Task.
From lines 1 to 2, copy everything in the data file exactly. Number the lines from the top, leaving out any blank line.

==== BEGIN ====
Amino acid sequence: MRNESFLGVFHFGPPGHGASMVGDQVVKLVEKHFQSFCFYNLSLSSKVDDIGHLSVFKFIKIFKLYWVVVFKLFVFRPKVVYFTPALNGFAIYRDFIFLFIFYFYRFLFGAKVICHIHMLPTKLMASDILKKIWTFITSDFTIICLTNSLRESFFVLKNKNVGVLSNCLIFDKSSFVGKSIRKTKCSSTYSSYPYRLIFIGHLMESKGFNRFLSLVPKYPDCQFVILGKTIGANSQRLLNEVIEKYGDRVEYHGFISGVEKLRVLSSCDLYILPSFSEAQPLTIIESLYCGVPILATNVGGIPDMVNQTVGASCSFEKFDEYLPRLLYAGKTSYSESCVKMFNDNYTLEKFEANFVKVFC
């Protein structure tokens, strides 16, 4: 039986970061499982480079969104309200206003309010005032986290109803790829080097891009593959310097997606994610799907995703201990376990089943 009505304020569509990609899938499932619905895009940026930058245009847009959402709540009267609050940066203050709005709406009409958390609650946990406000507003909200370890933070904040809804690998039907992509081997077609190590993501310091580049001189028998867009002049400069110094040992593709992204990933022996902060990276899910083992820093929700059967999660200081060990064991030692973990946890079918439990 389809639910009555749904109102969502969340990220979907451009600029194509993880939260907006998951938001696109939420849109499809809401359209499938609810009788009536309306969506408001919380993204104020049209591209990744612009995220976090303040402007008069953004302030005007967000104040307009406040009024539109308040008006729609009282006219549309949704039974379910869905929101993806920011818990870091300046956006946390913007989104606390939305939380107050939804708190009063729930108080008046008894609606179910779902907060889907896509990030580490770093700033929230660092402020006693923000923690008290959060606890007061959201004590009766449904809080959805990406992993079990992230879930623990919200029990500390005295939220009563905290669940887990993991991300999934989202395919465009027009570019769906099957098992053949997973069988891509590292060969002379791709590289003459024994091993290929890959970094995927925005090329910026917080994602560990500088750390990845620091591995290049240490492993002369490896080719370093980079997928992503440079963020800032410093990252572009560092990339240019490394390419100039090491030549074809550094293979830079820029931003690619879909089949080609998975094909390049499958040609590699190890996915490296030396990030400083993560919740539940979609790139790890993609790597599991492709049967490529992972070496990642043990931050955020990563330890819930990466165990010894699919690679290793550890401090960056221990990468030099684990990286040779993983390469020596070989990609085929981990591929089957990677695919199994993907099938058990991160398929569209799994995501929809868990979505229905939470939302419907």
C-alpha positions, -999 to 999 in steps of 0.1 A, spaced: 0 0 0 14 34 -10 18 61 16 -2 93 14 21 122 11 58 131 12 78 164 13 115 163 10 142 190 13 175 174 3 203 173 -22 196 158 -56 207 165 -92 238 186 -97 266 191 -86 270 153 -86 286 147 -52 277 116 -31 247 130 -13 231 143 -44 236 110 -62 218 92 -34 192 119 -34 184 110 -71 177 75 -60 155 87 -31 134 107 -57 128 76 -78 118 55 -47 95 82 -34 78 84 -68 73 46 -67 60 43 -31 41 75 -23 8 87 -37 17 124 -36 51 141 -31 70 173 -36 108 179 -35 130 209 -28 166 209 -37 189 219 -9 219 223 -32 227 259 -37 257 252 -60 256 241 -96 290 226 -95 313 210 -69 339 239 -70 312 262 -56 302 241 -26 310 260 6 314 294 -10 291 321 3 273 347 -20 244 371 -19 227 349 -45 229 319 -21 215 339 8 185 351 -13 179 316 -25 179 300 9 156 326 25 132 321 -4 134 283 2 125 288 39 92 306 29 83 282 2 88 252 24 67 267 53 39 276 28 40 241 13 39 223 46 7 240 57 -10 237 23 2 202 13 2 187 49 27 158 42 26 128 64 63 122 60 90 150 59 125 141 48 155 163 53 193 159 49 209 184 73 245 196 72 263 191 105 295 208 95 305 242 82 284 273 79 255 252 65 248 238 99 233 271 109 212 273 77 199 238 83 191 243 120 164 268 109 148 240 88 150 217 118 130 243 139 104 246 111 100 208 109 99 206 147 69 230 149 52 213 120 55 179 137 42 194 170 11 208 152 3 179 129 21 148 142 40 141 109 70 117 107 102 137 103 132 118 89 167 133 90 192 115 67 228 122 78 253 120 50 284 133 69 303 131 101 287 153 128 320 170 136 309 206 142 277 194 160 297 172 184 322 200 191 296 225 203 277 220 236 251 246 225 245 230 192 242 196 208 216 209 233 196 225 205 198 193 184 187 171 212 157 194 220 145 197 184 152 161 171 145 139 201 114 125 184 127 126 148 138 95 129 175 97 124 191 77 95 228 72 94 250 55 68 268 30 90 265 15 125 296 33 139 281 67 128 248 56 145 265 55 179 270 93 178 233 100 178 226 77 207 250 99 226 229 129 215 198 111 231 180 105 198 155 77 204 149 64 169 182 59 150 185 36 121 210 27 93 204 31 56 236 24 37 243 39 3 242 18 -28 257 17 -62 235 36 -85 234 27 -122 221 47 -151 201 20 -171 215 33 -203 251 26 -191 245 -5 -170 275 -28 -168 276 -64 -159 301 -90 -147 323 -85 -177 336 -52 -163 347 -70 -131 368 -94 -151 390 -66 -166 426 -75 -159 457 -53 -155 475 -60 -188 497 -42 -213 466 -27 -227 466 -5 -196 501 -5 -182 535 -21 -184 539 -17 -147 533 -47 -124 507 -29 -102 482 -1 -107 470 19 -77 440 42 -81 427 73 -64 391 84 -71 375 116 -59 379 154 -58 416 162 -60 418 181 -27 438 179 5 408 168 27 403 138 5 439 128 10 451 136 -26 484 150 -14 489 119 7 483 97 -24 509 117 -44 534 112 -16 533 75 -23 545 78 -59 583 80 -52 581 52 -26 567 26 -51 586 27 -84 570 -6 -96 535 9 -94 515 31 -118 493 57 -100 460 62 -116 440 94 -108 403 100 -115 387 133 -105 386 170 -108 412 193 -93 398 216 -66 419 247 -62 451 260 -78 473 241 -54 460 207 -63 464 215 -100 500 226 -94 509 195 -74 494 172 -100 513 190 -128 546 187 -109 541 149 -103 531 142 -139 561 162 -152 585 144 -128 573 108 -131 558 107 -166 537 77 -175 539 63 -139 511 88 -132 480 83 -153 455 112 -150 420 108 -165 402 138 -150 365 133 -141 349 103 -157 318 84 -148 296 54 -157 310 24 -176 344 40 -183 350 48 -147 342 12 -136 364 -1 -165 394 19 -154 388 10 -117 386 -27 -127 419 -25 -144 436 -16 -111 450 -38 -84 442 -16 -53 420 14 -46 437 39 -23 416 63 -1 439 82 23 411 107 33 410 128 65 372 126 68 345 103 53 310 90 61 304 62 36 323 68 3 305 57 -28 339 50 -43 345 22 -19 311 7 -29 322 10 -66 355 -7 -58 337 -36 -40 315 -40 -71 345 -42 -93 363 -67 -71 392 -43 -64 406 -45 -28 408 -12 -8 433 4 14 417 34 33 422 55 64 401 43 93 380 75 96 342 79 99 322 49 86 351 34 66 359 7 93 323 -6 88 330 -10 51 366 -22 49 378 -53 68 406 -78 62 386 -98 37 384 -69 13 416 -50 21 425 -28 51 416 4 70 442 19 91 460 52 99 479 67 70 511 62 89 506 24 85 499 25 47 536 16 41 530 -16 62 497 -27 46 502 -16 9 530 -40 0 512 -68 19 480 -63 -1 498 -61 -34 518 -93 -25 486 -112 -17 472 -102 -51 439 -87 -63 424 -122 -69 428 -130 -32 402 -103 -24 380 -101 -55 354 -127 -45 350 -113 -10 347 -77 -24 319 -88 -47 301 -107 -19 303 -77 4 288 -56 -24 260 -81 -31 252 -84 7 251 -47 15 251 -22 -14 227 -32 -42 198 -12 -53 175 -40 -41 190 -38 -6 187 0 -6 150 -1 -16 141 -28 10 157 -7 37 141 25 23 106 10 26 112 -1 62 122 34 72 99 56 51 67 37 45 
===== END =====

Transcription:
Amino acid sequence: MRNESFLGVFHFGPPGHGASMVGDQVVKLVEKHFQSFCFYNLSLSSKVDDIGHLSVFKFIKIFKLYWVVVFKLFVFRPKVVYFTPALNGFAIYRDFIFLFIFYFYRFLFGAKVICHIHMLPTKLMASDILKKIWTFITSDFTIICLTNSLRESFFVLKNKNVGVLSNCLIFDKSSFVGKSIRKTKCSSTYSSYPYRLIFIGHLMESKGFNRFLSLVPKYPDCQFVILGKTIGANSQRLLNEVIEKYGDRVEYHGFISGVEKLRVLSSCDLYILPSFSEAQPLTIIESLYCGVPILATNVGGIPDMVNQTVGASCSFEKFDEYLPRLLYAGKTSYSESCVKMFNDNYTLEKFEANFVKVFC
């Protein structure tokens, strides 16, 4: 039986970061499982480079969104309200206003309010005032986290109803790829080097891009593959310097997606994610799907995703201990376990089943 009505304020569509990609899938499932619905895009940026930058245009847009959402709540009267609050940066203050709005709406009409958390609650946990406000507003909200370890933070904040809804690998039907992509081997077609190590993501310091580049001189028998867009002049400069110094040992593709992204990933022996902060990276899910083992820093929700059967999660200081060990064991030692973990946890079918439990 389809639910009555749904109102969502969340990220979907451009600029194509993880939260907006998951938001696109939420849109499809809401359209499938609810009788009536309306969506408001919380993204104020049209591209990744612009995220976090303040402007008069953004302030005007967000104040307009406040009024539109308040008006729609009282006219549309949704039974379910869905929101993806920011818990870091300046956006946390913007989104606390939305939380107050939804708190009063729930108080008046008894609606179910779902907060889907896509990030580490770093700033929230660092402020006693923000923690008290959060606890007061959201004590009766449904809080959805990406992993079990992230879930623990919200029990500390005295939220009563905290669940887990993991991300999934989202395919465009027009570019769906099957098992053949997973069988891509590292060969002379791709590289003459024994091993290929890959970094995927925005090329910026917080994602560990500088750390990845620091591995290049240490492993002369490896080719370093980079997928992503440079963020800032410093990252572009560092990339240019490394390419100039090491030549074809550094293979830079820029931003690619879909089949080609998975094909390049499958040609590699190890996915490296030396990030400083993560919740539940979609790139790890993609790597599991492709049967490529992972070496990642043990931050955020990563330890819930990466165990010894699919690679290793550890401090960056221990990468030099684990990286040779993983390469020596070989990609085929981990591929089957990677695919199994993907099938058990991160398929569209799994995501929809868990979505229905939470939302419907």